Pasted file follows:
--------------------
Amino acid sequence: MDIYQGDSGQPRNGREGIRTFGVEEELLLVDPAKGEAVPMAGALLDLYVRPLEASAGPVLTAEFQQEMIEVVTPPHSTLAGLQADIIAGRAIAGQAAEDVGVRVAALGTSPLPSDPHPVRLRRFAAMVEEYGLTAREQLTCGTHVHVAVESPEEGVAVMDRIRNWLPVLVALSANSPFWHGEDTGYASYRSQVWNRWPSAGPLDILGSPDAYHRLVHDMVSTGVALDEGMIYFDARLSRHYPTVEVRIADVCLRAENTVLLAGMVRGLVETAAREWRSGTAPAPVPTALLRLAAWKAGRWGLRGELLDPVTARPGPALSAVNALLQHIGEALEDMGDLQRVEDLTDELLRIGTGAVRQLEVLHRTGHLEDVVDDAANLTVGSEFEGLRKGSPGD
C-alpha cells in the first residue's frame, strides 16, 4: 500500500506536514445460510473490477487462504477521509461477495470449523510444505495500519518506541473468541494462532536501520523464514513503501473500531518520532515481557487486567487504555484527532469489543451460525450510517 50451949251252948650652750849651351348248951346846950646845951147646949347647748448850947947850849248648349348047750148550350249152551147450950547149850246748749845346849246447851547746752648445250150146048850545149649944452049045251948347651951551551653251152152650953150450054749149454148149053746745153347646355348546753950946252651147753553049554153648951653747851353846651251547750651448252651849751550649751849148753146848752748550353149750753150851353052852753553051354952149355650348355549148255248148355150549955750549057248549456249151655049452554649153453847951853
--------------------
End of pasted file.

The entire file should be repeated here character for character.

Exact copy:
Amino acid sequence: MDIYQGDSGQPRNGREGIRTFGVEEELLLVDPAKGEAVPMAGALLDLYVRPLEASAGPVLTAEFQQEMIEVVTPPHSTLAGLQADIIAGRAIAGQAAEDVGVRVAALGTSPLPSDPHPVRLRRFAAMVEEYGLTAREQLTCGTHVHVAVESPEEGVAVMDRIRNWLPVLVALSANSPFWHGEDTGYASYRSQVWNRWPSAGPLDILGSPDAYHRLVHDMVSTGVALDEGMIYFDARLSRHYPTVEVRIADVCLRAENTVLLAGMVRGLVETAAREWRSGTAPAPVPTALLRLAAWKAGRWGLRGELLDPVTARPGPALSAVNALLQHIGEALEDMGDLQRVEDLTDELLRIGTGAVRQLEVLHRTGHLEDVVDDAANLTVGSEFEGLRKGSPGD
C-alpha cells in the first residue's frame, strides 16, 4: 500500500506536514445460510473490477487462504477521509461477495470449523510444505495500519518506541473468541494462532536501520523464514513503501473500531518520532515481557487486567487504555484527532469489543451460525450510517 50451949251252948650652750849651351348248951346846950646845951147646949347647748448850947947850849248648349348047750148550350249152551147450950547149850246748749845346849246447851547746752648445250150146048850545149649944452049045251948347651951551551653251152152650953150450054749149454148149053746745153347646355348546753950946252651147753553049554153648951653747851353846651251547750651448252651849751550649751849148753146848752748550353149750753150851353052852753553051354952149355650348355549148255248148355150549955750549057248549456249151655049452554649153453847951853